1. RDKay – there is stuff on here that is inappropriate, however it is not criminal. Just sayin’ 😉

                    1. Squeeky – did you see the dresses for the Grammys? After seeing those, what is the problem with mixing plaids and stripes?

                  1. If I were prosecuting Trump in criminal court for the crime of extortion or bribery before a neutral jury, I would feel very confident of getting a conviction based on the evidence of record today

                    This is notwithstanding Prof Turley’s assertion that that there is insufficient evidence of the commission of a crime. BTW, it appears that the Prof’s contention that there is insufficient evidence is not based on the facts of what Trump did, but rather on some question in the Prof’s mind about Trump’s intent or motive. To me, the Prof’s contention that Trump’s motive is unclear is ludicrous because of Trump’s goal of forcing Zelensky simply to make a public announcement that he would investigate the Bidens. Knowing this, a juror should reasonably conclude that, in Trump’s mind, once Zelensky made such a statement he would be locked into actually ordering an investigation of the Bidens. Either way, a statement that an investigation of the Bidens would be undertaken, or an actual investigation would be a strong talking point for Trump and the Republicans in defeating Biden’s effort to become the Democratic nominee or to defeat Biden in the election if he did become the nominee. Biden has been seen by most people as the strongest election nominee the Democrats could select. Anyone who doubts Trump’s motive just isn’t looking objectively at the evidence we have before us..

                    1. RDKay – everything I heard was either hearsay or double-hearsay or triple-hearsay. My understanding of the Federal Rules is that none of the witnesses would be allowed to testify.

                    2. Anyway – if Trump is a criminal defendant, anyone who heard something directly from Trump could testify. That is not hearsay. Anyway, Trump himself said it – “But first do me a favor.”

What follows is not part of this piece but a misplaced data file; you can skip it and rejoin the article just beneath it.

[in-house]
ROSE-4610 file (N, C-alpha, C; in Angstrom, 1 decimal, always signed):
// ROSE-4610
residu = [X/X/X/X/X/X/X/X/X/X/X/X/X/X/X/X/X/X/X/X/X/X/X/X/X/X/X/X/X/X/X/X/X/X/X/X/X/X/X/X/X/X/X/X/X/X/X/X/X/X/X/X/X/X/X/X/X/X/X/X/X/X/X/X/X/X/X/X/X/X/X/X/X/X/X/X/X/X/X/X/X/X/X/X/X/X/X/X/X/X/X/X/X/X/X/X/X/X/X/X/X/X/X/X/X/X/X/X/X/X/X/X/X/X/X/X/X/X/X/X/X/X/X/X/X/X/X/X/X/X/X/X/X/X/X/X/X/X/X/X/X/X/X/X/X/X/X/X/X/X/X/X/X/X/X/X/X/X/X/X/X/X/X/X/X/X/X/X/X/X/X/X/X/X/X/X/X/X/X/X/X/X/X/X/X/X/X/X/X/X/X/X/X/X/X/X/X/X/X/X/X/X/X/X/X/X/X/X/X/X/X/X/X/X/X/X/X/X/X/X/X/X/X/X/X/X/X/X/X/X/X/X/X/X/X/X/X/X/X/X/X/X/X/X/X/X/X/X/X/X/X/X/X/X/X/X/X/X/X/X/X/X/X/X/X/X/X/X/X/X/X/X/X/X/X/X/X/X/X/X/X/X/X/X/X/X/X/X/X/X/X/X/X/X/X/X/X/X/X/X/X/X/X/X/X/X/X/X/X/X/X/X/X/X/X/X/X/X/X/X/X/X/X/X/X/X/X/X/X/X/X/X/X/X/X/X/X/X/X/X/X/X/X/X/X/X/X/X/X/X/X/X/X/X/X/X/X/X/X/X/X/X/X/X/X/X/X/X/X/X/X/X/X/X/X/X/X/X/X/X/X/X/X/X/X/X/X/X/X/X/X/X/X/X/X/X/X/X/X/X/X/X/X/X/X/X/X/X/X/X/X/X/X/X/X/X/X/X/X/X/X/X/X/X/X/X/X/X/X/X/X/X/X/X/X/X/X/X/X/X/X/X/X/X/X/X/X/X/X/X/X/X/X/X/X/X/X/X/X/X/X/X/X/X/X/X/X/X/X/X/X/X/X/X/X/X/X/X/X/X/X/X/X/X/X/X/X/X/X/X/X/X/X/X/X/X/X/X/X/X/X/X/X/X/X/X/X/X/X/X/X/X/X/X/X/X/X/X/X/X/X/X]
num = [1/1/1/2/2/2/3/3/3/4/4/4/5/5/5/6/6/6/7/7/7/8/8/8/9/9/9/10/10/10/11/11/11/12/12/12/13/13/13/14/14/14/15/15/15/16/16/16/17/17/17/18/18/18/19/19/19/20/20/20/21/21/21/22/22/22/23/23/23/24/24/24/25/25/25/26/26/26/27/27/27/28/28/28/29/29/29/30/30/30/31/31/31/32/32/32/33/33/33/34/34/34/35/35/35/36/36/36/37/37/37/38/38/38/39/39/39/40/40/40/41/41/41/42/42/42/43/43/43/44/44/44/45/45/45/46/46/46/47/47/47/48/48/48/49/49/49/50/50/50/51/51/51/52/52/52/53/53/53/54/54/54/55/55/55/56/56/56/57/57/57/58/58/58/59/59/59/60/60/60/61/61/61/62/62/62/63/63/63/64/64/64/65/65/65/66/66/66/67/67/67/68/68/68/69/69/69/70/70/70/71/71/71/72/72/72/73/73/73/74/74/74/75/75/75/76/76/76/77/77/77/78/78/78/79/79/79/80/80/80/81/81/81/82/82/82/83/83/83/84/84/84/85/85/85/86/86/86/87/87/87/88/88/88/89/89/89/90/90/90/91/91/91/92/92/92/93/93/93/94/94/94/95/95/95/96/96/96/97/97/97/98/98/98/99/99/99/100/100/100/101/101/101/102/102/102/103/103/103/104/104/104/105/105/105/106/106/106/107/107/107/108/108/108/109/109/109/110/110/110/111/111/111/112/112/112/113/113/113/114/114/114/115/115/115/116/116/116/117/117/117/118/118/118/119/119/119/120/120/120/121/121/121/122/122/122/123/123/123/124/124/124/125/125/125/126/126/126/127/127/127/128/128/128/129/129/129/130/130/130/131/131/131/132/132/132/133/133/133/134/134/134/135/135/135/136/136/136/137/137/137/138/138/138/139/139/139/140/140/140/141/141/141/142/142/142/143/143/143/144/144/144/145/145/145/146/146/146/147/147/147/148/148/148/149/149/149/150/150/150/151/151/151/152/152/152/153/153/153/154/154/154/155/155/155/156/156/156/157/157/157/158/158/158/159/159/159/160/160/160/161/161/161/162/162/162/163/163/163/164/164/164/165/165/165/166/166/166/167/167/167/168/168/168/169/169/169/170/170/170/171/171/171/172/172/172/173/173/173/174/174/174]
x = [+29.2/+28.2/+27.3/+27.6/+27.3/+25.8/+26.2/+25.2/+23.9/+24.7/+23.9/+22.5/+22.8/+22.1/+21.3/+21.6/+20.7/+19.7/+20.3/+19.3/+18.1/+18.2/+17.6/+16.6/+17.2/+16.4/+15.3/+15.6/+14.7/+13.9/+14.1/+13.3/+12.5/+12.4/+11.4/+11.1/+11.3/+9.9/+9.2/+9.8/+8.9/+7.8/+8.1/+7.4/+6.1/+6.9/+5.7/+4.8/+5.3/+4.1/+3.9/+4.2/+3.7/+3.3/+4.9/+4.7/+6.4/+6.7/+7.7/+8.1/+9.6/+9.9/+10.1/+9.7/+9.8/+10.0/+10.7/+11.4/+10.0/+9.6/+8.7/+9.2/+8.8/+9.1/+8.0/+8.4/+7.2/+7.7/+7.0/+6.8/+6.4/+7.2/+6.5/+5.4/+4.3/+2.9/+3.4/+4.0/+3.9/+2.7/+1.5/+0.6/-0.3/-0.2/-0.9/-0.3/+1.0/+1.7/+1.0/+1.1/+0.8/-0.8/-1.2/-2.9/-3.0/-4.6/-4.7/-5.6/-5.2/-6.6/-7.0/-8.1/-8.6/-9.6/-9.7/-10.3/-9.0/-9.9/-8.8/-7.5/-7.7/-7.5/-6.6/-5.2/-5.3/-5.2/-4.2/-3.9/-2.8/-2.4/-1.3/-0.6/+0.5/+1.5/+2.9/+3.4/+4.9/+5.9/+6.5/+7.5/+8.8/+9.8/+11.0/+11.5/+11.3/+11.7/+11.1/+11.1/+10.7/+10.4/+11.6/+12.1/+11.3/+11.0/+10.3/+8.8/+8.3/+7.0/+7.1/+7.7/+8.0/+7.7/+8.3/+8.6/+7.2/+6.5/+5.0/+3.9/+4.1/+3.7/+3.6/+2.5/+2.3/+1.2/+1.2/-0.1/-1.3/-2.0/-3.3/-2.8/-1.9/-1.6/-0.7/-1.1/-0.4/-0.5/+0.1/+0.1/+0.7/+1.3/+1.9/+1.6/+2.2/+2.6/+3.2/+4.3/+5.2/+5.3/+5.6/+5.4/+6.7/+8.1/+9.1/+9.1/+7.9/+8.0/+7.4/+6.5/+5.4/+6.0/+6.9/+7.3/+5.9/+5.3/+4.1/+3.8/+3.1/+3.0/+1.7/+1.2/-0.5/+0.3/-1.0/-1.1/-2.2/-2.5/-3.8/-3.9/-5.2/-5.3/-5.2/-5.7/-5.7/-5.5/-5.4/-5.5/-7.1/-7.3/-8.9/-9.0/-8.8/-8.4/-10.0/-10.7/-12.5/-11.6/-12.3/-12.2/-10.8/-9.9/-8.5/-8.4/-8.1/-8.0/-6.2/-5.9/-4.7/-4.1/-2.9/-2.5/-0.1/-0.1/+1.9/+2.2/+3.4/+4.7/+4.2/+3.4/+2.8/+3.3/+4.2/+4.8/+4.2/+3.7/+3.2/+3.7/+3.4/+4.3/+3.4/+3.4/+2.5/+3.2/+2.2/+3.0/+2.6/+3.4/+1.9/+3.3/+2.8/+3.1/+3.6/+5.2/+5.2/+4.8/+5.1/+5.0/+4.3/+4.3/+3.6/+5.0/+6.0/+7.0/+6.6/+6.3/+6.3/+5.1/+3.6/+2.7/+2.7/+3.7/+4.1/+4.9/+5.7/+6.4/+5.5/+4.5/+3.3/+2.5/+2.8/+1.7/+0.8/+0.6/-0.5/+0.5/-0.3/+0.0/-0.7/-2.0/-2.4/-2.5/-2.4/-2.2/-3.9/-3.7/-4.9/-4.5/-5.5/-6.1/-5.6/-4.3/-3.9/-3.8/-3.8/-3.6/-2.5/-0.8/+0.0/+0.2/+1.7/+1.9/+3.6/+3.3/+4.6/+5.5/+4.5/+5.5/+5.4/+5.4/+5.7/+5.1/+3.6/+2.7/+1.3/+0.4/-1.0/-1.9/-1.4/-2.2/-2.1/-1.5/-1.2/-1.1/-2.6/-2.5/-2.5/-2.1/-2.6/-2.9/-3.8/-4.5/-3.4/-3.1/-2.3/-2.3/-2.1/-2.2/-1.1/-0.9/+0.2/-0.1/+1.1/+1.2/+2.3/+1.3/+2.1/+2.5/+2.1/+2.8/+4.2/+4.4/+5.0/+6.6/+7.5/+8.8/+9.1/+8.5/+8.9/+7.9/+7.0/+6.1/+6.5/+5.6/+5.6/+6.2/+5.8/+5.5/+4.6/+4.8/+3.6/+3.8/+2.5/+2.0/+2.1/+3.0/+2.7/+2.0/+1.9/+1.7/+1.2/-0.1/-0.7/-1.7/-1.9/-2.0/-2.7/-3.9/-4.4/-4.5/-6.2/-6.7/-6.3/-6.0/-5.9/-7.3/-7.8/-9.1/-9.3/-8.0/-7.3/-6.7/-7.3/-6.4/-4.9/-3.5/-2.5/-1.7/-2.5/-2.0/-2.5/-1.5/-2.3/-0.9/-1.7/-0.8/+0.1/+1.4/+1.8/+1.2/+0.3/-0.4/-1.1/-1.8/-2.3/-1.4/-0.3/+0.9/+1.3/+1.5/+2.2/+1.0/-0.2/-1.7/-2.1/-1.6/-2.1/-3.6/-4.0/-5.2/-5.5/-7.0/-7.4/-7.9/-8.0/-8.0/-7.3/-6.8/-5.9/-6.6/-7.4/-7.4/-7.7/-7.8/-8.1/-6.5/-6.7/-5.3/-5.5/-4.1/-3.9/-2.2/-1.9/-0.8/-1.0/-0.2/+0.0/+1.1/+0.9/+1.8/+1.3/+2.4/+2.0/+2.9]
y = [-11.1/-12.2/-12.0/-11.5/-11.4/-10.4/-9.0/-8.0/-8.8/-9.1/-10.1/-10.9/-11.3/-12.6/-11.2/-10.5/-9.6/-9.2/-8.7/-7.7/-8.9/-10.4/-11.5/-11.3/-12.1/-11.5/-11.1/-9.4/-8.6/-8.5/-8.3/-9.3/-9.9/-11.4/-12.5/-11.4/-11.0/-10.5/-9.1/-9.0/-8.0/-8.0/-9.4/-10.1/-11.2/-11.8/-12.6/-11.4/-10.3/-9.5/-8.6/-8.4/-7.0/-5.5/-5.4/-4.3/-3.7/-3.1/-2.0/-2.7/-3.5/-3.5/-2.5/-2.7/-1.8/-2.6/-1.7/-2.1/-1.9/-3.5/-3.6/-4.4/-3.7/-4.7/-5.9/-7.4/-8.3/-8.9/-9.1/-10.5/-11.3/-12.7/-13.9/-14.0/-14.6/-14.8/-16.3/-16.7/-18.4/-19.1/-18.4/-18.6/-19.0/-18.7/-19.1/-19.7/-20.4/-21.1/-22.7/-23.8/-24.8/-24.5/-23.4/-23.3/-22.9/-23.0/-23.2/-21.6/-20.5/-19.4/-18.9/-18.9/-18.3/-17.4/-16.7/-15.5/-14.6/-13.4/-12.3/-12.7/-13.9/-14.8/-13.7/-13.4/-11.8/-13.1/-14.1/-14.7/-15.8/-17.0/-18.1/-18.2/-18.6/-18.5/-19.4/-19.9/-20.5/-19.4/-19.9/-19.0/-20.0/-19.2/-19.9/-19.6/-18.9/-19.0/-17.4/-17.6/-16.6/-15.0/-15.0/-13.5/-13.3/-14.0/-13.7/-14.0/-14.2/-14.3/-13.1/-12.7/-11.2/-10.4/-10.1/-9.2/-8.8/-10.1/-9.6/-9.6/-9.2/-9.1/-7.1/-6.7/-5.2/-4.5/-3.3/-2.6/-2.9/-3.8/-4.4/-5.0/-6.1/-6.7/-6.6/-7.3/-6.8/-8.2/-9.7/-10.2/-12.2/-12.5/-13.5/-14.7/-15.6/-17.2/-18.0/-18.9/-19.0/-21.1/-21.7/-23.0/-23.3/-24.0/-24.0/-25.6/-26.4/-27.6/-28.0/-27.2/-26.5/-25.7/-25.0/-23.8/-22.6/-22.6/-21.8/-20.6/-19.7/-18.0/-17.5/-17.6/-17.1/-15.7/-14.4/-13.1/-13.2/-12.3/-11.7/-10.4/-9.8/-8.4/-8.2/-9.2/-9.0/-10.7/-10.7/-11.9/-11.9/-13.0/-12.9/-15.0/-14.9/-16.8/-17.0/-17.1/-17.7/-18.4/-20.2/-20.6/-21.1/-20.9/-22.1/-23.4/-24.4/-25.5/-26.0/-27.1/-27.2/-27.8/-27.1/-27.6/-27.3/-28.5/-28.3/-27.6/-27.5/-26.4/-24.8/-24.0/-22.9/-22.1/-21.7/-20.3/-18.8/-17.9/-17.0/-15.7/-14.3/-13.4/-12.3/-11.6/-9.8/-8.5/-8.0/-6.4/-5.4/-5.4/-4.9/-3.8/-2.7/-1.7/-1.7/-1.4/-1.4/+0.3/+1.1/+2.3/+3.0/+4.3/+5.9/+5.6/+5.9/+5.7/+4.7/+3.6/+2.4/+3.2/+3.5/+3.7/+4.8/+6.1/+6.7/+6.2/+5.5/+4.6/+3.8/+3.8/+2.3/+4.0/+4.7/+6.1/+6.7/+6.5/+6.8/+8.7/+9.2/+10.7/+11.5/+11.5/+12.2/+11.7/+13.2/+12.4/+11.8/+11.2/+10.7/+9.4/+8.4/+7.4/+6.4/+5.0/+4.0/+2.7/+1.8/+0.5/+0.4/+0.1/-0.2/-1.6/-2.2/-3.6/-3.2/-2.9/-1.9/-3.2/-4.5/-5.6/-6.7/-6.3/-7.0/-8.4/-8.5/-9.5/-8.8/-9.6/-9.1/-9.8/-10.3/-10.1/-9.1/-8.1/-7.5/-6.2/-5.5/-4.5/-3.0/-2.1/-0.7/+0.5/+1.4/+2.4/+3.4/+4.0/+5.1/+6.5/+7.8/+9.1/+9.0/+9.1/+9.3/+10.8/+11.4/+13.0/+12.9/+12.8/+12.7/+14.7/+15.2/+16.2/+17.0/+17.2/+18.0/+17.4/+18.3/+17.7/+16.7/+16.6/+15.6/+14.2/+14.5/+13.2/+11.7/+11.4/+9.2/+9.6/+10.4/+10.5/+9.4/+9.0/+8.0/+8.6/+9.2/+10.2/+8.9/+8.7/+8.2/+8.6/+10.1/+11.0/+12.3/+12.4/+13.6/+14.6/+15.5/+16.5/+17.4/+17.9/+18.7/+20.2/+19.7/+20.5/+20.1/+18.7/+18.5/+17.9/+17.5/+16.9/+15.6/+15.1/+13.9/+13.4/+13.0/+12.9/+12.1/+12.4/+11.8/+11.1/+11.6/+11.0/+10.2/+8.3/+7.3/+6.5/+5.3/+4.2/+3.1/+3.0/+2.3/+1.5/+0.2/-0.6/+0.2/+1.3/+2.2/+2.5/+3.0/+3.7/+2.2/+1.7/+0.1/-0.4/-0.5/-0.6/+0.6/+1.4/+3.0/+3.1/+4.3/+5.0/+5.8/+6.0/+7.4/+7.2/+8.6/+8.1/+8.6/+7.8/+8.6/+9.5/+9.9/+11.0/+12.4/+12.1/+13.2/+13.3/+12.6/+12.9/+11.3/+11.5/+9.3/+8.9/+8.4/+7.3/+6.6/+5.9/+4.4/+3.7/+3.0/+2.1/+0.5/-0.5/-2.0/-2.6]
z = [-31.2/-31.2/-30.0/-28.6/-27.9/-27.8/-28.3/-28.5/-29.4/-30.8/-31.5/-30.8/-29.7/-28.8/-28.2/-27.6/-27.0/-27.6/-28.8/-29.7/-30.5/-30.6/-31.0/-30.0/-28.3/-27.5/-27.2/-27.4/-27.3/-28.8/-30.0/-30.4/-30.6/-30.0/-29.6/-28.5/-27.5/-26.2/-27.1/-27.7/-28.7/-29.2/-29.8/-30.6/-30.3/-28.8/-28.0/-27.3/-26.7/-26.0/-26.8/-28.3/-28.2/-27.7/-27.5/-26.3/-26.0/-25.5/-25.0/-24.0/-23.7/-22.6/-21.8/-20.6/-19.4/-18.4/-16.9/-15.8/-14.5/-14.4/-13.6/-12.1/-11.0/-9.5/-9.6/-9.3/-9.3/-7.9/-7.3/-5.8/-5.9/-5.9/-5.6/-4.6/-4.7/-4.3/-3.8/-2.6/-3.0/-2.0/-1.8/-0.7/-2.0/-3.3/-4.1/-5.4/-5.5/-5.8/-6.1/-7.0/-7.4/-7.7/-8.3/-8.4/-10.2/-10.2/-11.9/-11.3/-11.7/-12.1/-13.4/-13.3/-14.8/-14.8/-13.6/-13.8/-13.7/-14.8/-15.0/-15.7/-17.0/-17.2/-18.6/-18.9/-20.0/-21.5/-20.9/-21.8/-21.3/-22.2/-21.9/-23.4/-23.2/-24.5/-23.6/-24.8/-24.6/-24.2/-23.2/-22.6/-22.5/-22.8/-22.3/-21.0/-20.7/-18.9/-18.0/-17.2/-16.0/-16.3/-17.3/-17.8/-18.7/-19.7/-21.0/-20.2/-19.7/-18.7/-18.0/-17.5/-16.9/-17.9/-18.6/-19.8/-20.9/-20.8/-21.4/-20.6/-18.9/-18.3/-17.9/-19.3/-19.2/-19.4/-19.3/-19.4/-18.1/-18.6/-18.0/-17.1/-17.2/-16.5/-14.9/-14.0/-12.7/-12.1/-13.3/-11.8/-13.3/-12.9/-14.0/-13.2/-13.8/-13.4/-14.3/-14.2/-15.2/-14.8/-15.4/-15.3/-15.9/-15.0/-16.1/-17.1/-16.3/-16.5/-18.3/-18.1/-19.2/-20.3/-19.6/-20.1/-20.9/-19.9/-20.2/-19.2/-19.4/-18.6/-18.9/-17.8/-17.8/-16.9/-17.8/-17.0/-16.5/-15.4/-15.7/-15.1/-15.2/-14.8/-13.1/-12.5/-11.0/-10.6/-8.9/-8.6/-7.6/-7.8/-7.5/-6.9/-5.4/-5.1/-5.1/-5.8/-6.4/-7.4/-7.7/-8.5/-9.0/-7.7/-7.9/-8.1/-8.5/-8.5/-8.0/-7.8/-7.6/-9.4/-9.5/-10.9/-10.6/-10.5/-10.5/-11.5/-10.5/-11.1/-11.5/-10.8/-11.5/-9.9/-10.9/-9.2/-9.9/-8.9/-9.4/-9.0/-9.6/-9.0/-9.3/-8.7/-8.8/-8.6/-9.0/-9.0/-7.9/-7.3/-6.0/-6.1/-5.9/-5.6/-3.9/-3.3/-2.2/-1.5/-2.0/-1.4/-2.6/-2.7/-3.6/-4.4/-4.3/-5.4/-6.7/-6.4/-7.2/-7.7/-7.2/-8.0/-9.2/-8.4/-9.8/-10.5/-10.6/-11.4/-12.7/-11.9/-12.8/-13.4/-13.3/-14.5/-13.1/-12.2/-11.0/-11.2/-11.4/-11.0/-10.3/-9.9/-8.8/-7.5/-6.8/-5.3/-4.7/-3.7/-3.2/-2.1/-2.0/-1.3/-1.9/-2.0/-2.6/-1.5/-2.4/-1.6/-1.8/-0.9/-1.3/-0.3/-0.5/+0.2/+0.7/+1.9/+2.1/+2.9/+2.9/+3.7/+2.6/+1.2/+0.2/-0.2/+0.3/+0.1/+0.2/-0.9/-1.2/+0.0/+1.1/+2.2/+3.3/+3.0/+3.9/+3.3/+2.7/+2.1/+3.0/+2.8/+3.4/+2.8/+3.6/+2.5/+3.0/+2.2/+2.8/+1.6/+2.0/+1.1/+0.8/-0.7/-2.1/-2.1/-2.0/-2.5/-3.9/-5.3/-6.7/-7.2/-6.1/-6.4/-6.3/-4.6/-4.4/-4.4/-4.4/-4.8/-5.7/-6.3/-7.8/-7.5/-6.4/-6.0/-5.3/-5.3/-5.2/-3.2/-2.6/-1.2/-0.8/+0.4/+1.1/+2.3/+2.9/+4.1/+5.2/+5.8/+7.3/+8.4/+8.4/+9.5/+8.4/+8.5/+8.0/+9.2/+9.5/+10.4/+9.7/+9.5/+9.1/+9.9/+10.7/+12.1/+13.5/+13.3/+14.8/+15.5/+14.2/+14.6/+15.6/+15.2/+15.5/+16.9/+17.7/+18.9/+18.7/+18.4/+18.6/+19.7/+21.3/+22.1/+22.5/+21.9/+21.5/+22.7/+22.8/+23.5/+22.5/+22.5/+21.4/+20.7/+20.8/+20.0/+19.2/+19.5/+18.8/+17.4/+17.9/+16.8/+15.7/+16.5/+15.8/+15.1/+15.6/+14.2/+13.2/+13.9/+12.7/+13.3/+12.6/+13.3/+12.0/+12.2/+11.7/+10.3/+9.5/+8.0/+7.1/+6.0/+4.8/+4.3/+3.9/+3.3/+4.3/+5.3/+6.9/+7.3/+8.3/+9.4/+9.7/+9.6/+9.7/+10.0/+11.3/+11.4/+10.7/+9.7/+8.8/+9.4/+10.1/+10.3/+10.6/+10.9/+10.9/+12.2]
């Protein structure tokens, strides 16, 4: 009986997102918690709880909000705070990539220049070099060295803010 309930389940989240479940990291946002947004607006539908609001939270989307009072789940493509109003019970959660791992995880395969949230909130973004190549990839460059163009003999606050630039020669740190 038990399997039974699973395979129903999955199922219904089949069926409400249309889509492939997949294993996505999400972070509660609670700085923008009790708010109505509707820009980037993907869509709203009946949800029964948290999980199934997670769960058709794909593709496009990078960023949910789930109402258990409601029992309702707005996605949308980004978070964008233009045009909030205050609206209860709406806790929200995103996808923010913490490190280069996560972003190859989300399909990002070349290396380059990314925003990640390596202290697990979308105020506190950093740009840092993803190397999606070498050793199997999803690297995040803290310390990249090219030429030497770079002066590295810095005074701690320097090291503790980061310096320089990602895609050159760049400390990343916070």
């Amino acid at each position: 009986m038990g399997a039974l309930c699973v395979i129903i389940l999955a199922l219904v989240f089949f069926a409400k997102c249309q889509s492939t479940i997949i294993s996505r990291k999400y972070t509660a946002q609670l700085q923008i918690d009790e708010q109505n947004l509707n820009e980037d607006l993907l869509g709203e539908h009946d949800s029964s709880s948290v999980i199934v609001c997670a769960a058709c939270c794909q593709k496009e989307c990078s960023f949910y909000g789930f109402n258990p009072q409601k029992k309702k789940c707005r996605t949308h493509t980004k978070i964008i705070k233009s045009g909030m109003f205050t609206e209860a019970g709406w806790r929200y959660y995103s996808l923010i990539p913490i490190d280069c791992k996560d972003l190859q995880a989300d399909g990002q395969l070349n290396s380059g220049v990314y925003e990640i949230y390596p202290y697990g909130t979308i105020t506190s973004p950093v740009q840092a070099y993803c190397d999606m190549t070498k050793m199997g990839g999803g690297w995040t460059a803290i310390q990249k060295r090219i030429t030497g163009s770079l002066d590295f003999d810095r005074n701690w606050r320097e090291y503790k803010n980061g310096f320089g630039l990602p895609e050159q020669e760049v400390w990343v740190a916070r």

3. Pat, if motive is the question, your point about the public announcement is powerful evidence, but so is Trump’s history of not caring about corruption and foreign leaders. His idol is Putin, he loves Lil Kim, buddy’s with Erdogen, and who knows what sleazy deals he and Jared are swinging with MBS. Did I mention all 4 are also murderers? You have to have been born yesterday to not know what this was about, and from missing witnesses, the Senate GOP cover up, and even the head in the sand pose of our host and most posters here, you also have to not know what happened to believe the WH story.

                      PS Paul says he gets his news from YouTube and Facebook, so don’t expect much.

                    4. bythebook – I do not get my news from FB. I have several people I follow on YouTube who give me varying views on the same topic.

        1. Paul, read more, and not Facebook and YouTube.

          The Ukrainian Deputy Foreign Secretary says they knew by July 25th that the aid was being held up. Zelensky’s aides were told by Sondland and probably Guliani that aid was dependent on a public announcement on investigating the Biden’s, which is why Zelensky was scheduled to appearon Fareed Zacharia’s show before the deal hit the fan. Zelensky’s obvious goal was to avoid as much as possible angering our unstable president and broiling himself in US politics. Of course he would not say he was being held up. Use your head.

          It is not in question that Shokin was a corrupt prosecutor who was doing nothing about Burisma or anything else, which is why the US SD, the EU, the IMF, US Senators from both parties, and the Ukrainian parliament wanted him out. See Greg Sargent piece in the WaPo dated 1/30/20 for a discussion with links to real time reports on bipartisan USSenate support for removing Shokin.

      1. Tony – still waiting for that DNA report. When am I going to get it? Or are you just blowing smoke?